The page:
WASHINGTON, DC– The American Television Alliance today commended Congressman Steve Scalise (R-LA) for his leadership to advance the debate on reforming the antiquated laws that govern the video marketplace. ATVA national spokesman Trent Duffy released the following statement after the introduction of the “Next Generation Television Marketplace Act” of 2018.
“The American Television Alliance, a voice for the TV viewer, commends Congressman Steve Scalise for his thoughtful leadership to reform and update America’s broken and outdated video laws.
“The Next Generation Television Marketplace Act will jumpstart and elevate a long-overdue conversation about modernizing the rules of the road for how Americans access and pay for video content. The legislation is forward-thinking, free-market oriented and pro-consumer.
“We live in an instant, on-demand digital world. Consumers have unparalleled choice and competition for video content. Yet the laws that govern the video marketplace were first written in 1934 and last updated in 1992 – long before cell phones, HDTV or the Internet was even contemplated.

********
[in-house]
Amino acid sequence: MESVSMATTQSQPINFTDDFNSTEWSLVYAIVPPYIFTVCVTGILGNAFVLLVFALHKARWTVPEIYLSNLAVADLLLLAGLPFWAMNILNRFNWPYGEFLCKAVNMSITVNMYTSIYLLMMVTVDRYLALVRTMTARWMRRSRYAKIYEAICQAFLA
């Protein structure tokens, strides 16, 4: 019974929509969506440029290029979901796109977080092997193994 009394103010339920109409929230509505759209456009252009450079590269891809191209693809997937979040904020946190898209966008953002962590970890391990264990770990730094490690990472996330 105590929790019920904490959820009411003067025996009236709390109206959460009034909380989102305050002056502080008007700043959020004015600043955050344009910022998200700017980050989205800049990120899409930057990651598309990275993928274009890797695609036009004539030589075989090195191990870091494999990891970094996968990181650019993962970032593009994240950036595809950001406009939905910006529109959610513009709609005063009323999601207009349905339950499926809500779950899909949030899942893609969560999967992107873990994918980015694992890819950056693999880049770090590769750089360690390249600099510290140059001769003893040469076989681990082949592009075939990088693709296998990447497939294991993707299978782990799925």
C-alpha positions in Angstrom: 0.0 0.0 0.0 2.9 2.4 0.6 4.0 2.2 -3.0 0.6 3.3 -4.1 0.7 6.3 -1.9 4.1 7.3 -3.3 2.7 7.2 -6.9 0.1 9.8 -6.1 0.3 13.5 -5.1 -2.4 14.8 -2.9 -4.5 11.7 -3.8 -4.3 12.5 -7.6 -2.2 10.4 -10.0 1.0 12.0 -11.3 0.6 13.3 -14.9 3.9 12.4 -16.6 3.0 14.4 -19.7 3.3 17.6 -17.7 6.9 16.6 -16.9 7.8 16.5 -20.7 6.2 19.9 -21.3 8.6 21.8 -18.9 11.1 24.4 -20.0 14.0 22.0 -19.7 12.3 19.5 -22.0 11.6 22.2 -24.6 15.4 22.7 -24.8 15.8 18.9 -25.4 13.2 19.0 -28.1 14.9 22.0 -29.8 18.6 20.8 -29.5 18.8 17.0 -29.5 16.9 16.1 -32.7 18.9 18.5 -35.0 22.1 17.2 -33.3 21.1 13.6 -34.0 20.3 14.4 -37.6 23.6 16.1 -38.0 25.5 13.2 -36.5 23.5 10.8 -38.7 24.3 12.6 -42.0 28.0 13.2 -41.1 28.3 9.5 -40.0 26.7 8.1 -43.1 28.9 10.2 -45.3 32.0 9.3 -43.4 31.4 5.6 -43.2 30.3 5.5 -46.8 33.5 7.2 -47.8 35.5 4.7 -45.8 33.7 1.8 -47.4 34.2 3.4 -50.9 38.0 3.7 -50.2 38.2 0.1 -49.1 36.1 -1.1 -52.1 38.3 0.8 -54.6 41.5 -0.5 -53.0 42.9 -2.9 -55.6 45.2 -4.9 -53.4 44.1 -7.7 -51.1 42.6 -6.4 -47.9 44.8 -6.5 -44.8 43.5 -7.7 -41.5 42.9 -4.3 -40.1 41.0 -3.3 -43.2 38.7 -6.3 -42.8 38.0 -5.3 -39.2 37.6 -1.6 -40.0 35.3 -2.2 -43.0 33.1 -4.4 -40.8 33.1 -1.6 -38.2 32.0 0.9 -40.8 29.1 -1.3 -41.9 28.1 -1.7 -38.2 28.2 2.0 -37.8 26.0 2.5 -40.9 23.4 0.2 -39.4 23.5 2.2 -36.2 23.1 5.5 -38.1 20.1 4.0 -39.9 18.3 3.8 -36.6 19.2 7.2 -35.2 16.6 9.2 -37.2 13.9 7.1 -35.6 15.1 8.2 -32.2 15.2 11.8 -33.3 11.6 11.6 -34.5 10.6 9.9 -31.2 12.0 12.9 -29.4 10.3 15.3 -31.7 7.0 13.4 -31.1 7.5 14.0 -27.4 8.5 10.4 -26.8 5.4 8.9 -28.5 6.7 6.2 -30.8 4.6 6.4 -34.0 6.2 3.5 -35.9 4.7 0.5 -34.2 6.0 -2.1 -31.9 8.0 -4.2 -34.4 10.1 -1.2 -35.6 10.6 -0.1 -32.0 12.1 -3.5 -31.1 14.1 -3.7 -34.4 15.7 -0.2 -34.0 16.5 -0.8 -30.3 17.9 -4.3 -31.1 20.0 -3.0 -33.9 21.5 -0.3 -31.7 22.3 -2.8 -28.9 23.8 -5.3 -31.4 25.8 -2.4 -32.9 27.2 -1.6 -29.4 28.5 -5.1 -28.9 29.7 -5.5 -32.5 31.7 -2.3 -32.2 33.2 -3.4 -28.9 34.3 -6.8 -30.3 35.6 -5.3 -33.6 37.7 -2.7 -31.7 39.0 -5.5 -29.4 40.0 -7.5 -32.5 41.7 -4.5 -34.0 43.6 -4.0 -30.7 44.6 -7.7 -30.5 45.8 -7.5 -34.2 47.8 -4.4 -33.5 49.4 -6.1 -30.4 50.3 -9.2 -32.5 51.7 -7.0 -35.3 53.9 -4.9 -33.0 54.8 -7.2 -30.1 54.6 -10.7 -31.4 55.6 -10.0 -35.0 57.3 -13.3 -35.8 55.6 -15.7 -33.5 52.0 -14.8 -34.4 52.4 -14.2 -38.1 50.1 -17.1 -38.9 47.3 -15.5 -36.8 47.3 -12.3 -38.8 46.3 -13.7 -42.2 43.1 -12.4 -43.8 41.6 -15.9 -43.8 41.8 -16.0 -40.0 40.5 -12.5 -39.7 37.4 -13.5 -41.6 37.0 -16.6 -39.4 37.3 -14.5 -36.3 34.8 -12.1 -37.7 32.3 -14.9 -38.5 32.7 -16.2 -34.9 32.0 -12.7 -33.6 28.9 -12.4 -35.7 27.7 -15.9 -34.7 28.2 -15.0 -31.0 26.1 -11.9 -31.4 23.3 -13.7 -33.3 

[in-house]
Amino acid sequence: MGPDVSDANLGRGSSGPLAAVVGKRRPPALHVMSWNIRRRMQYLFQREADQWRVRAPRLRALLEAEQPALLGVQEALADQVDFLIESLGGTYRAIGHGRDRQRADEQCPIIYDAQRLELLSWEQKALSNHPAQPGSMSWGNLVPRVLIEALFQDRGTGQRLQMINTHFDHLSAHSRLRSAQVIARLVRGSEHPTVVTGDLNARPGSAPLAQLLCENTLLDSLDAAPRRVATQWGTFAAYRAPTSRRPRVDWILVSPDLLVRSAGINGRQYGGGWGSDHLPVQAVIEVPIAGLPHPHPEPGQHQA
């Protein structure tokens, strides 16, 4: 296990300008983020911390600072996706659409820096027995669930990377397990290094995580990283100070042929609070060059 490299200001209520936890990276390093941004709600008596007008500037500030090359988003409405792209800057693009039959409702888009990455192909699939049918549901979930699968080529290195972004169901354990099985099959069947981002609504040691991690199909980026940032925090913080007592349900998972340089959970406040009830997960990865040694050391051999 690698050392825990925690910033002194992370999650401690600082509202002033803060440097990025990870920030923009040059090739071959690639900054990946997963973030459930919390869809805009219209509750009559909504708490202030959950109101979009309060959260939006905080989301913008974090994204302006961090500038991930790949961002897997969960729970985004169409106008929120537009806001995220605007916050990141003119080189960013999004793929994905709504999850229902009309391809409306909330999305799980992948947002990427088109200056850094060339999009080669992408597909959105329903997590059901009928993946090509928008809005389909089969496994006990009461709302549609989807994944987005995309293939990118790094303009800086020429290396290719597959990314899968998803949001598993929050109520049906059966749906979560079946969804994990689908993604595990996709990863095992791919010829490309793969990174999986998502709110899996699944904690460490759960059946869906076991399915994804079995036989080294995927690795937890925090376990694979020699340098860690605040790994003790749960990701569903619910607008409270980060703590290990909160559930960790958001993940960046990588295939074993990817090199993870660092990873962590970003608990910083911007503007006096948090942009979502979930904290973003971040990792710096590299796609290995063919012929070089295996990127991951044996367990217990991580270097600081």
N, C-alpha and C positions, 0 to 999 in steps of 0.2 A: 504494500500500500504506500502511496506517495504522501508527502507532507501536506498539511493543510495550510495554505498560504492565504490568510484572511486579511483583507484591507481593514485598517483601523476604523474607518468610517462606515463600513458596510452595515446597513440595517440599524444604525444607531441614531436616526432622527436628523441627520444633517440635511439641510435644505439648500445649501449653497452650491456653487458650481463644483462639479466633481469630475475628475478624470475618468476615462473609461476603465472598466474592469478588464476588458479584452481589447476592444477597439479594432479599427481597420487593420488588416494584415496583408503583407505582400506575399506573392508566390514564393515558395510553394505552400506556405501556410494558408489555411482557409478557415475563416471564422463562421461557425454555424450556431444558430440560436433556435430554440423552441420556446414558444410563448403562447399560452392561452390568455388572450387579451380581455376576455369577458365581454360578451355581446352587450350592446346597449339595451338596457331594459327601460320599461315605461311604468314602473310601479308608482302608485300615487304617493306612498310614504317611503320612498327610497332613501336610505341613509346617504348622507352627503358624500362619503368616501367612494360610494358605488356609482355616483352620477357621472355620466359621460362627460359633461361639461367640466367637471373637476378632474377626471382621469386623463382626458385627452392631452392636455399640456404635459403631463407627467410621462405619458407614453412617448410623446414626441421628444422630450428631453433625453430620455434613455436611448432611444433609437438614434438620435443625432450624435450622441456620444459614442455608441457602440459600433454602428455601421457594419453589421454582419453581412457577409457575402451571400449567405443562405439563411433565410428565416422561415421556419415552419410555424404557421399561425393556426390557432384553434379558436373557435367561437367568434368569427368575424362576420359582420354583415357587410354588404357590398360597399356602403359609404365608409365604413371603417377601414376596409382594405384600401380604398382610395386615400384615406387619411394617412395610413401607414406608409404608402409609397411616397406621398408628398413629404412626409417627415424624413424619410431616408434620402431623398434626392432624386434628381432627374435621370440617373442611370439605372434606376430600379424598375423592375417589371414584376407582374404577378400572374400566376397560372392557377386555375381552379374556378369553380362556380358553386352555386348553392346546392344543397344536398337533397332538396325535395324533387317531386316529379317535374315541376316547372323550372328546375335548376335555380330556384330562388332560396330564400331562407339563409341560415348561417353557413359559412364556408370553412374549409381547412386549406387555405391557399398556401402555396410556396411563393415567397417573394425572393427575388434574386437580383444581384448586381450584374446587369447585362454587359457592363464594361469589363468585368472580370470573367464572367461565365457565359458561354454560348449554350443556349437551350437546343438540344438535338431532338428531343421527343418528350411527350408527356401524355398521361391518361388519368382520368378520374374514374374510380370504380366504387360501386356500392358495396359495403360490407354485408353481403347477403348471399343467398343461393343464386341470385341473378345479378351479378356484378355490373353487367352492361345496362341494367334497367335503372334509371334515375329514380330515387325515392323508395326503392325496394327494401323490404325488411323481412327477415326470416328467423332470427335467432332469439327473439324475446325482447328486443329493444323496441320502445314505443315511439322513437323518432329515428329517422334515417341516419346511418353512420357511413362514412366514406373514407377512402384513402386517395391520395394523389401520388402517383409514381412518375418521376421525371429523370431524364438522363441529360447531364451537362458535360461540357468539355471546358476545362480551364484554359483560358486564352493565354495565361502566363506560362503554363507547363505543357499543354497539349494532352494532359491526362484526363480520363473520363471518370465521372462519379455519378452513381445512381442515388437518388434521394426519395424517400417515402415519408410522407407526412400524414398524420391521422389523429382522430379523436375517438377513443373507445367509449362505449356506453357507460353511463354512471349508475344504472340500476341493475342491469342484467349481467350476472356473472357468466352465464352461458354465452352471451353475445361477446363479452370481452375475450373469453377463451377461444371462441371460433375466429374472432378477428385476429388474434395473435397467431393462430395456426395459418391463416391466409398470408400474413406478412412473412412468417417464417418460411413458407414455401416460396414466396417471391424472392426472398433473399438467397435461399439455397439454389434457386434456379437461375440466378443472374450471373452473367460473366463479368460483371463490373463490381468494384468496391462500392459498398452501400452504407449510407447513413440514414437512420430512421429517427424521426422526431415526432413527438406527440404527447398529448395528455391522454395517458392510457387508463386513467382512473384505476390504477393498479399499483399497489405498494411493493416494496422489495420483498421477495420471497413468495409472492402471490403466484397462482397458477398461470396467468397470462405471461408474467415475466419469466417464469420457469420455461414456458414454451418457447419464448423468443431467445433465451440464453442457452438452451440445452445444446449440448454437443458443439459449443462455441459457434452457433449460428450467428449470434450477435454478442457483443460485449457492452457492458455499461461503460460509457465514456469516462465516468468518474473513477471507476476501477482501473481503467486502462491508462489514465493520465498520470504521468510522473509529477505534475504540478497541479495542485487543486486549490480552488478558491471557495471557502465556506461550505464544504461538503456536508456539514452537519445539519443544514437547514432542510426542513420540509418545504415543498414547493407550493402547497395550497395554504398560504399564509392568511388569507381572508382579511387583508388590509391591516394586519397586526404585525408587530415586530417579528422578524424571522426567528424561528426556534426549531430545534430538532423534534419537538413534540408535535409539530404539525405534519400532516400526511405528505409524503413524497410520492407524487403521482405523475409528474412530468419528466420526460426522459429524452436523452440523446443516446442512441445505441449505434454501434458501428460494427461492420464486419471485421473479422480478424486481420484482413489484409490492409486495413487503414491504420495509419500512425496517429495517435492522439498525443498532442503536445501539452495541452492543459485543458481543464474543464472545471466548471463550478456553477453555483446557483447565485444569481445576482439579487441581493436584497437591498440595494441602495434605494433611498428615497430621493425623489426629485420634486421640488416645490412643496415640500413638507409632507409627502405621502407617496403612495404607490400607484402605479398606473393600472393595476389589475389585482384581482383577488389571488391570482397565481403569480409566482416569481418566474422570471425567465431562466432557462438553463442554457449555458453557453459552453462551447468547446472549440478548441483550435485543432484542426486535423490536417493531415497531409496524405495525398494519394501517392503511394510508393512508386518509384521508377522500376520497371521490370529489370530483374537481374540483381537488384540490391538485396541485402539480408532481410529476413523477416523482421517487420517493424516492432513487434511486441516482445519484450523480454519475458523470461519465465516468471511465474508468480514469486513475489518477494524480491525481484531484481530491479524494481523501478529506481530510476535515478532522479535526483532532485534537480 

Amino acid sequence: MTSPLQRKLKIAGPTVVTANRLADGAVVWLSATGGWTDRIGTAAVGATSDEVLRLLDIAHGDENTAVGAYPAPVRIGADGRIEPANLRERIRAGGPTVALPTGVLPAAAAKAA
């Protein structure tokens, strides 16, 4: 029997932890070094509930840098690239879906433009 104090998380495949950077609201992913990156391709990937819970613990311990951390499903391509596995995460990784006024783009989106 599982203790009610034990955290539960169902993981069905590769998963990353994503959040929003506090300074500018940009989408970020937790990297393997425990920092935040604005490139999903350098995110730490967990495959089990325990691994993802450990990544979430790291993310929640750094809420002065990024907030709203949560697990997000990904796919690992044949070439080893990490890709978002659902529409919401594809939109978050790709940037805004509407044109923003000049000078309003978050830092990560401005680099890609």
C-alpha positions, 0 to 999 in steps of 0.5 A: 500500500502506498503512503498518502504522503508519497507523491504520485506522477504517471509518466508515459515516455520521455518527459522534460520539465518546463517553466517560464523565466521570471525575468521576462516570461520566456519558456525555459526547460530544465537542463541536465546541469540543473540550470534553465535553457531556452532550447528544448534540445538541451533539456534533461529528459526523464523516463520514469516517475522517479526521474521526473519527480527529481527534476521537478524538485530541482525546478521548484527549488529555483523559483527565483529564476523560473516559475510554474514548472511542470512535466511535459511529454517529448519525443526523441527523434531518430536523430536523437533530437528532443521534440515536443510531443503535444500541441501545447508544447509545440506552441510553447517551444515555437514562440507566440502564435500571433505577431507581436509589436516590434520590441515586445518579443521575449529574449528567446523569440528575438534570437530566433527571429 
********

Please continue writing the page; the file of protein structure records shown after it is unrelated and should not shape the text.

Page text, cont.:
“We commend Congressman Scalise for his strong leadership to move this vitally important conversation forward. ATVA looks forward to working with Congressman Scalise and the many members of Congress on both sides of the aisle to pass pro-consumer video marketplace reform.”
TV Blackout Crisis: 2017 Breaks Blackout Record as Broadcasters Rake in Billions from Viewers
Since 2010, millions of Americans have seen dark screens instead of watching their favorite channels due to more than 900 broadcaster-initiated blackouts. With 213 blackouts, 2017 was the worst year for TV blackouts on record.
- 83 blackouts in 2018 (And Counting)
- 213 blackouts in 2017 (A New Record)
- 104 blackouts in 2016
- 193 blackouts in 2015
- 94 blackouts in 2014
- 119 blackouts in 2013
- 90 blackouts in 2012
- 42 blackouts in 2011
- 8 blackouts in 2010
The American Television Alliance (ATVA) brings together an unprecedented coalition of consumer groups, cable, satellite, telephone companies, and independent programmers to raise awareness about the risk TV viewers face as broadcasters increasingly threaten service disruptions that would deny viewers access to the programs they and their families enjoy.